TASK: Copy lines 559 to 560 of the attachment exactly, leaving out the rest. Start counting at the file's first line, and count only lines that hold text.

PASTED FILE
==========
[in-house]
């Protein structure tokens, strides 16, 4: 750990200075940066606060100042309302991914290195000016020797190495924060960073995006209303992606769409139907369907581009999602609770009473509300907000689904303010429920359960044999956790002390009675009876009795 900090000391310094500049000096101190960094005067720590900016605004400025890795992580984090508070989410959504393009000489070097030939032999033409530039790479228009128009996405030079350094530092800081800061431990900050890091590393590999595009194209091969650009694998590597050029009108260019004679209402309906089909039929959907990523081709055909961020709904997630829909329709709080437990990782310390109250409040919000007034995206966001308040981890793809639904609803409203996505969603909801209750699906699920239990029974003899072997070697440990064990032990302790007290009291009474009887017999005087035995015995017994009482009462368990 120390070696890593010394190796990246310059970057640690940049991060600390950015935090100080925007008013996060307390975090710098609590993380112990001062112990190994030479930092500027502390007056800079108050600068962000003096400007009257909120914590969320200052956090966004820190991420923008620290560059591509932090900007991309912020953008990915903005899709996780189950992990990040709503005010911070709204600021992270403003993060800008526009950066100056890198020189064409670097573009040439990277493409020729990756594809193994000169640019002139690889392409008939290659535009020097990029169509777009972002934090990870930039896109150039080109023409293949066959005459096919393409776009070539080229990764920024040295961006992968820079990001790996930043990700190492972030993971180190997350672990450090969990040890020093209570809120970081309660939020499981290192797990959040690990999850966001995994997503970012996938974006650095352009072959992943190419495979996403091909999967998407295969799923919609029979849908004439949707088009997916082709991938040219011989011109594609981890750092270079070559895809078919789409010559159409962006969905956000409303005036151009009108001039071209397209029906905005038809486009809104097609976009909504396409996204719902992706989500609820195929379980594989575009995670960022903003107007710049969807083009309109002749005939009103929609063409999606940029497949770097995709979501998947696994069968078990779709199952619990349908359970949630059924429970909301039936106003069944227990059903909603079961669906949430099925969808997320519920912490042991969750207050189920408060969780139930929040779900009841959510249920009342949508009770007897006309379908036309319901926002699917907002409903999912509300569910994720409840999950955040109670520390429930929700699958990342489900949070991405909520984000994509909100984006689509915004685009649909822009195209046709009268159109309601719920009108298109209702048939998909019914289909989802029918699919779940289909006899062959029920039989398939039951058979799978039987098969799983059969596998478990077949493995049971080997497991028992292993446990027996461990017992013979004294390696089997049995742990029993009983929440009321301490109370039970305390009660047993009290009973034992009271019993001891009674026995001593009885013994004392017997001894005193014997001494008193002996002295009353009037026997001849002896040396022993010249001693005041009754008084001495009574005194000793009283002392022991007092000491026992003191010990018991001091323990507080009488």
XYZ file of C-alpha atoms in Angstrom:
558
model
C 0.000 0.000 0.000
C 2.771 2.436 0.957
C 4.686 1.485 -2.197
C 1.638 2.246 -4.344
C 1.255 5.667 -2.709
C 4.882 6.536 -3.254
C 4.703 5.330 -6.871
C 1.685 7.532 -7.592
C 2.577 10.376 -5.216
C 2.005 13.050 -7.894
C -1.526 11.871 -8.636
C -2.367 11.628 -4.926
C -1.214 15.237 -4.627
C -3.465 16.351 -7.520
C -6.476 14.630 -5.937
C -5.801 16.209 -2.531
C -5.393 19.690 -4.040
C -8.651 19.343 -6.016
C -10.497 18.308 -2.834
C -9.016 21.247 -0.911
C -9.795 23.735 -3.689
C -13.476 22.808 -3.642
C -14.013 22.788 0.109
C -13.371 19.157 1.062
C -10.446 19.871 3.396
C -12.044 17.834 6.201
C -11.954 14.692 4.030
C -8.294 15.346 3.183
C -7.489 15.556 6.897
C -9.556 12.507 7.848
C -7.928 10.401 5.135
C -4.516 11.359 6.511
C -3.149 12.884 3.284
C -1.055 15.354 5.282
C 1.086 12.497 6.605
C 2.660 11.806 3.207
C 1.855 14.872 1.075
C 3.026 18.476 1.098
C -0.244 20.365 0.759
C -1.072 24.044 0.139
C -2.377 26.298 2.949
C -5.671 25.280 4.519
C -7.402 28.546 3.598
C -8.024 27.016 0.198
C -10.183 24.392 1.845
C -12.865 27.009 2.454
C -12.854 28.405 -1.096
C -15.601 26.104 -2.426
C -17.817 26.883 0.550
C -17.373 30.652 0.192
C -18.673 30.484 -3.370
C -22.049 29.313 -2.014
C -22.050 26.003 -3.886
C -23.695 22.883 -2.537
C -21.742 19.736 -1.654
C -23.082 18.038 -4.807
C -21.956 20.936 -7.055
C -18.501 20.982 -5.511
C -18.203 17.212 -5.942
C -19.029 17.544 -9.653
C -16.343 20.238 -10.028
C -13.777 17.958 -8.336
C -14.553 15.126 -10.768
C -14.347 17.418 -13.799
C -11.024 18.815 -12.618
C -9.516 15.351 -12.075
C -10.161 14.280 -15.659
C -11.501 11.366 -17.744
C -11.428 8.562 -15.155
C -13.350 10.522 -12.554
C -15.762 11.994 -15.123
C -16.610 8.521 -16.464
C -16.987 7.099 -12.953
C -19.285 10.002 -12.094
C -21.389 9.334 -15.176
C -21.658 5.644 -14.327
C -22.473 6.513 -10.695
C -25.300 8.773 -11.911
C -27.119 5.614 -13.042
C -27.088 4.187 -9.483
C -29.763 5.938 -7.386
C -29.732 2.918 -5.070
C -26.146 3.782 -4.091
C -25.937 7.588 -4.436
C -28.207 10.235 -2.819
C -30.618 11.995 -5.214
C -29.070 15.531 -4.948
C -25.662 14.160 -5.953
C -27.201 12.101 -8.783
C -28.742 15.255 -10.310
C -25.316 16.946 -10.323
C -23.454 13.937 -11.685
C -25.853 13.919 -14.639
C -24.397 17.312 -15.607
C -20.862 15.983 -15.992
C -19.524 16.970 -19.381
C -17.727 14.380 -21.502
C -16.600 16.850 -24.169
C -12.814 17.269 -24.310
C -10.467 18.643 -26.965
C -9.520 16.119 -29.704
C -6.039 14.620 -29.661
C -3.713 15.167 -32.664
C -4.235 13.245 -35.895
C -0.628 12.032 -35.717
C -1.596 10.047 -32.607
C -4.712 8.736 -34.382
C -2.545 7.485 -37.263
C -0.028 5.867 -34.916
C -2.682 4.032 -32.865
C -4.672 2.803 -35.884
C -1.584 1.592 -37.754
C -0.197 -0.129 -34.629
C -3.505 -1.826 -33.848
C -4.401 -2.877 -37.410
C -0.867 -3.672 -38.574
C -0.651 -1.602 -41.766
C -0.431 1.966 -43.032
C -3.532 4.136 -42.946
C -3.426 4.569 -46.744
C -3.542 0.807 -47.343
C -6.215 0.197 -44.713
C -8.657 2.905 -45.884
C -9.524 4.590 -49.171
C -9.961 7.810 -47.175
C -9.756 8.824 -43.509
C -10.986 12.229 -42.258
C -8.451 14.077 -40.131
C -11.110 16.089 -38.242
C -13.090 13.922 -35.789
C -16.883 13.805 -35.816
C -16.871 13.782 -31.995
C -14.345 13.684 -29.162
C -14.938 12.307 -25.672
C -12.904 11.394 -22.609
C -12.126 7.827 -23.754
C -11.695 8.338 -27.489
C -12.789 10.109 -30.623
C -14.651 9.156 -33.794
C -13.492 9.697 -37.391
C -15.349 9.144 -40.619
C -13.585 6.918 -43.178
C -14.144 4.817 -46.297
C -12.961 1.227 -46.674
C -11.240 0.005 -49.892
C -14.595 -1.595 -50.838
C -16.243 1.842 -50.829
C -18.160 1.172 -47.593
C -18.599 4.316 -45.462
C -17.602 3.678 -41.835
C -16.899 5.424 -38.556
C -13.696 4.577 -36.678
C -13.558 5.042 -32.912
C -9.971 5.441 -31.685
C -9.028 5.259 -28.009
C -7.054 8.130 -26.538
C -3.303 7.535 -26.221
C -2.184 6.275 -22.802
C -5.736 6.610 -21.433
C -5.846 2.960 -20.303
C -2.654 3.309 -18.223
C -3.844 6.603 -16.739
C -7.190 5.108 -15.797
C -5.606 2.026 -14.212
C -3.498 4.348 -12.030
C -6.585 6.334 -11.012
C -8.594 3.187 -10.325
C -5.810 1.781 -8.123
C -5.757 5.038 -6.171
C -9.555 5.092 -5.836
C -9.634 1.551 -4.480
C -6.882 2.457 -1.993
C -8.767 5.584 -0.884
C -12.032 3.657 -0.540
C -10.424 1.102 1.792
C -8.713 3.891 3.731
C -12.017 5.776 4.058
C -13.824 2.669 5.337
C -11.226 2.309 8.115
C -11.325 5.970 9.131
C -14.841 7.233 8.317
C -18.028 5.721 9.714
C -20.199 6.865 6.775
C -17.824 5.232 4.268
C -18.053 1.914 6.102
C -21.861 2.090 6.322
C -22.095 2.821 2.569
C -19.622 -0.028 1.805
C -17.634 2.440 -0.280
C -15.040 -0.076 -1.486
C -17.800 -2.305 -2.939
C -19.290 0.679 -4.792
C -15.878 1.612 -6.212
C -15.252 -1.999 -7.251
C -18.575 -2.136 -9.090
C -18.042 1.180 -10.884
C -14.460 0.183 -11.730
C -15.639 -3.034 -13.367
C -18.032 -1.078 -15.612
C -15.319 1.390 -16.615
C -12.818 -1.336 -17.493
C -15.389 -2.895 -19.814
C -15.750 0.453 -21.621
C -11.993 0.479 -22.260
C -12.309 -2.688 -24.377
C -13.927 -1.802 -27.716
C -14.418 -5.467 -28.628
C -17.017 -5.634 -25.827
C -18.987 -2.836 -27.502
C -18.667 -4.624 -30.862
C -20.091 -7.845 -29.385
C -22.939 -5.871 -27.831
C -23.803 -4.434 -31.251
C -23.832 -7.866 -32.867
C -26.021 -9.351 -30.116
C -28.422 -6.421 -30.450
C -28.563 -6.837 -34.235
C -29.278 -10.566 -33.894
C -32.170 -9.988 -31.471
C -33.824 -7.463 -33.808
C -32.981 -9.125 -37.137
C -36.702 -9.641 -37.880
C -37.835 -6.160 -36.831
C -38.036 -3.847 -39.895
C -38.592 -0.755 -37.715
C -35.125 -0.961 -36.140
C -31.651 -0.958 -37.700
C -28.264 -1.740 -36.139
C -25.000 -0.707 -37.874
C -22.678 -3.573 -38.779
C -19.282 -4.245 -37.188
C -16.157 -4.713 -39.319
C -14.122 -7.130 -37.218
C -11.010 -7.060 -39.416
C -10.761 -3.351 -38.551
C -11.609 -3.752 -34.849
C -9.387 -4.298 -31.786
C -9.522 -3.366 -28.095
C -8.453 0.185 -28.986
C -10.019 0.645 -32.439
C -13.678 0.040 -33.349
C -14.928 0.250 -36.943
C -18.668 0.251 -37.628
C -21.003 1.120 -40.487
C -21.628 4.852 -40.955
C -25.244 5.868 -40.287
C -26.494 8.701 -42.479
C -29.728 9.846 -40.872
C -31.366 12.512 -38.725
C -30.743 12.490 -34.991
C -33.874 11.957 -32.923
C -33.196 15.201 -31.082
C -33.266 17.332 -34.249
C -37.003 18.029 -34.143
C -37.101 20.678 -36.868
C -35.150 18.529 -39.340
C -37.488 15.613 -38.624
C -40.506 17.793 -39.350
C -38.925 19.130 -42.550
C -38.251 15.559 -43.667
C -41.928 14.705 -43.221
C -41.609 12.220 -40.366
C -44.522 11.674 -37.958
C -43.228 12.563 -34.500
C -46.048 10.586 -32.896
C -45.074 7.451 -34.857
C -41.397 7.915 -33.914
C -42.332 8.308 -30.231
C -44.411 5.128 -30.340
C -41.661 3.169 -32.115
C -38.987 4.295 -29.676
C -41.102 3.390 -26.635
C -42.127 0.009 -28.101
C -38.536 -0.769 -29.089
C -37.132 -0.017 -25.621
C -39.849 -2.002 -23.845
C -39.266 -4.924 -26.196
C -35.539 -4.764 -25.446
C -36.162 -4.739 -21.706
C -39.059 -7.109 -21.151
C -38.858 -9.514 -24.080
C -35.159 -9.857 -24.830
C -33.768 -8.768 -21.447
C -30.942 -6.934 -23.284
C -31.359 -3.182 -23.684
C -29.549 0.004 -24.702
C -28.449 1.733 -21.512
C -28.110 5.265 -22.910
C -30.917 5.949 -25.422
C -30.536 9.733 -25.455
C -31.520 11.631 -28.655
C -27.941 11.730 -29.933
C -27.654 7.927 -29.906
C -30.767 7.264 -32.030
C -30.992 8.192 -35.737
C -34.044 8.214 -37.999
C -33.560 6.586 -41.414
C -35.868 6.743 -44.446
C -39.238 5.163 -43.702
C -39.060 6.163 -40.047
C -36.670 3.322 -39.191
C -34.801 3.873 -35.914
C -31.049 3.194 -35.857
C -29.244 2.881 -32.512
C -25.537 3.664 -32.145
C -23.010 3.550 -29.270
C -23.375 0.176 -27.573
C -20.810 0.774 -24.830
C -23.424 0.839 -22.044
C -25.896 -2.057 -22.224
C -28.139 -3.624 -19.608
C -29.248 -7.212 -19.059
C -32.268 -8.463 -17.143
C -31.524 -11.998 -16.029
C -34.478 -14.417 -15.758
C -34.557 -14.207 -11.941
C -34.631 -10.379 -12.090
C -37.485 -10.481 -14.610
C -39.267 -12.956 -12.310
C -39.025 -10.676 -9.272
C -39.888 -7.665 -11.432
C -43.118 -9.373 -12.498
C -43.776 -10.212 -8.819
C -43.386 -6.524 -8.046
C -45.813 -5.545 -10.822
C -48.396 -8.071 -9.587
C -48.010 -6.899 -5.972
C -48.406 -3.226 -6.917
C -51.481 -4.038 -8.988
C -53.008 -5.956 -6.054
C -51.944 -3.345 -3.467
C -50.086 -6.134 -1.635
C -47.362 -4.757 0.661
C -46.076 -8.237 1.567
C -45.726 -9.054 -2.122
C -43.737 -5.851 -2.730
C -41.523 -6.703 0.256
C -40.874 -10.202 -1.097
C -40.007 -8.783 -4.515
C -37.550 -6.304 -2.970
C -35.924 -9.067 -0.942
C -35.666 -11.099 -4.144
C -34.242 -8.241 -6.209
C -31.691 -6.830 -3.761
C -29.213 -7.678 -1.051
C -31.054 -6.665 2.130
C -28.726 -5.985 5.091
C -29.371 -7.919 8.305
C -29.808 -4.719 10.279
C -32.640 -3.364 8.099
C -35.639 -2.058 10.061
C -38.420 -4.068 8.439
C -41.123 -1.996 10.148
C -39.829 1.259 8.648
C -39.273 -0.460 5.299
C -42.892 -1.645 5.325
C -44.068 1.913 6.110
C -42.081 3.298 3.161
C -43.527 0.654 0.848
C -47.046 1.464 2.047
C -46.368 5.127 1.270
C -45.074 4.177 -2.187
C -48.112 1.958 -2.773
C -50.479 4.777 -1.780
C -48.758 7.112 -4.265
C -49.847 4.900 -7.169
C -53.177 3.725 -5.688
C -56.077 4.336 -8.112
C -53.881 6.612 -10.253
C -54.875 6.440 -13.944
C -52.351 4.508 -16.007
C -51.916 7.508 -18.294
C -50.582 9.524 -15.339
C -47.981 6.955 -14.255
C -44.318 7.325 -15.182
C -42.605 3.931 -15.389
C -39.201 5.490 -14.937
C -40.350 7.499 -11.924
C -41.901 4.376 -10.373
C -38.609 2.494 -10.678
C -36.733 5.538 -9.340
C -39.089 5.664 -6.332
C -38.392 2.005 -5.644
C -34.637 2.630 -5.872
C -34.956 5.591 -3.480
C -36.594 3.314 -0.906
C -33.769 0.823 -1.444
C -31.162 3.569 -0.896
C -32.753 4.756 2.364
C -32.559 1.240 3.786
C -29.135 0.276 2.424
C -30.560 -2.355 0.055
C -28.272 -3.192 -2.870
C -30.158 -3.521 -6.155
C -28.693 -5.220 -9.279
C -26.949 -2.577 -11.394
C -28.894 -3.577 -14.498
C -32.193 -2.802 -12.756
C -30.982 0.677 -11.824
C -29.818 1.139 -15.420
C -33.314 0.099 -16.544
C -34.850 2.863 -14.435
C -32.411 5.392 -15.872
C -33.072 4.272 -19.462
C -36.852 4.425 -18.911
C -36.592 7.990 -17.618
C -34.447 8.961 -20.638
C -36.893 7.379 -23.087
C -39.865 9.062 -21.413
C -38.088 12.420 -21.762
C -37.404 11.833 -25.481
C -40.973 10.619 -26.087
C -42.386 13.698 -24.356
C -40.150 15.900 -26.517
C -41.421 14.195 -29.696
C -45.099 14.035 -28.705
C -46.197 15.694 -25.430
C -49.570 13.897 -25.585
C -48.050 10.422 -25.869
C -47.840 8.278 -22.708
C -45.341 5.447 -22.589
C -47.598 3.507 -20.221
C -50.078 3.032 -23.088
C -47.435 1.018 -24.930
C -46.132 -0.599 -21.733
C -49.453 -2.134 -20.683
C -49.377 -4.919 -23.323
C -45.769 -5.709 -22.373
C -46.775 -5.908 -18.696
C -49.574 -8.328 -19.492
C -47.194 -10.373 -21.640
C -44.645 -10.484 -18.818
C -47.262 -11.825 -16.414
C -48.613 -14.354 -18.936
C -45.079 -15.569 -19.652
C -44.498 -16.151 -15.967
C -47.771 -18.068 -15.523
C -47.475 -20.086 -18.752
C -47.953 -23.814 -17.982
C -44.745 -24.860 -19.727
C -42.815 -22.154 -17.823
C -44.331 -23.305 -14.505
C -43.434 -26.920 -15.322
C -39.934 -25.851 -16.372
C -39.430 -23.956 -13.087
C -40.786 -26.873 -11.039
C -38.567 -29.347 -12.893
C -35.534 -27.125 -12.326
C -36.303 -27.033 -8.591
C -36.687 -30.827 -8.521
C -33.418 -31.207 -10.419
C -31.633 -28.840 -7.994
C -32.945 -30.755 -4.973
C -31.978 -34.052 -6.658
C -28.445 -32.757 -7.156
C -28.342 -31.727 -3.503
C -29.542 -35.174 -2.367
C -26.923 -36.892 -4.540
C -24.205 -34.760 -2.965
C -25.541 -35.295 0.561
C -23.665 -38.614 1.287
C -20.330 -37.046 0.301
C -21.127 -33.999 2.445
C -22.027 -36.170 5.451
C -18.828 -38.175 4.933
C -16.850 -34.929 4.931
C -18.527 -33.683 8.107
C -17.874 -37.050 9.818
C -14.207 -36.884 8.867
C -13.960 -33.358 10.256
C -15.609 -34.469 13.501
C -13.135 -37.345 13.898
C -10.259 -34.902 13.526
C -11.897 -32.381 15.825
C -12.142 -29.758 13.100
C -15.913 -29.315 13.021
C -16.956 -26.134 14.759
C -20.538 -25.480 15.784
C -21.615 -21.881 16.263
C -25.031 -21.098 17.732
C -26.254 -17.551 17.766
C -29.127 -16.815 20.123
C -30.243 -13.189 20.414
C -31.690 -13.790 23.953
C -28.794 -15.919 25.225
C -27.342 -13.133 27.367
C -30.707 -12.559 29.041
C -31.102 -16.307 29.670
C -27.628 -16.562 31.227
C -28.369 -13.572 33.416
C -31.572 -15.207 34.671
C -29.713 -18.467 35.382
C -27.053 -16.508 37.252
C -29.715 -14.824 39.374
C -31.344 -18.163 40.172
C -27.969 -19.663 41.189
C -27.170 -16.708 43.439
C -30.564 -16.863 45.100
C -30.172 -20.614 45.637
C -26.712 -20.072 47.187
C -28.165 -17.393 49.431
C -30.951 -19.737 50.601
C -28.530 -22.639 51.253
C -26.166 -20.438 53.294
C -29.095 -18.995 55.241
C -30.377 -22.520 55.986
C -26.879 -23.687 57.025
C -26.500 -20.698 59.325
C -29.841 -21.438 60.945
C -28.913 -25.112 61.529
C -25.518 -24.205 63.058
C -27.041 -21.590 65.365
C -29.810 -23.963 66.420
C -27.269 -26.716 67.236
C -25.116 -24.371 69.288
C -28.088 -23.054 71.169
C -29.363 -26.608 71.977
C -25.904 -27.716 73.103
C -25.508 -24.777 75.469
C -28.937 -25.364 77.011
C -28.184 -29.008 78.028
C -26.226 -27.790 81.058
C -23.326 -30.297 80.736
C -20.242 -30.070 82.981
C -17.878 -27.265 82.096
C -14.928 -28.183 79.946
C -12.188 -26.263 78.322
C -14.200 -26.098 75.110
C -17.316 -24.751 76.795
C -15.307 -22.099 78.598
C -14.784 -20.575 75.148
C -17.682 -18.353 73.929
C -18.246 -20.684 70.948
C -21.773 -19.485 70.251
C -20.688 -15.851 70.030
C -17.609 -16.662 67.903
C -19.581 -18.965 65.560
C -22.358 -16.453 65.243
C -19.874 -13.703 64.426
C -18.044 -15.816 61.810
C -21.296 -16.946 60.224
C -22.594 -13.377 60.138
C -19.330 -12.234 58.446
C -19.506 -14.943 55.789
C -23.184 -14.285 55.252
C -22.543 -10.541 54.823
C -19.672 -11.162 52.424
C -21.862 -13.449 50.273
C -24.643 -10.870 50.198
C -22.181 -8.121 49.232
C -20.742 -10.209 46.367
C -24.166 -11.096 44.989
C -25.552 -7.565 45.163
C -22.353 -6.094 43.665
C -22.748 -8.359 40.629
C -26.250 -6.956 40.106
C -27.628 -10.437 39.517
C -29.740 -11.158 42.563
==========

C -22.353 -6.094 43.665
C -22.748 -8.359 40.629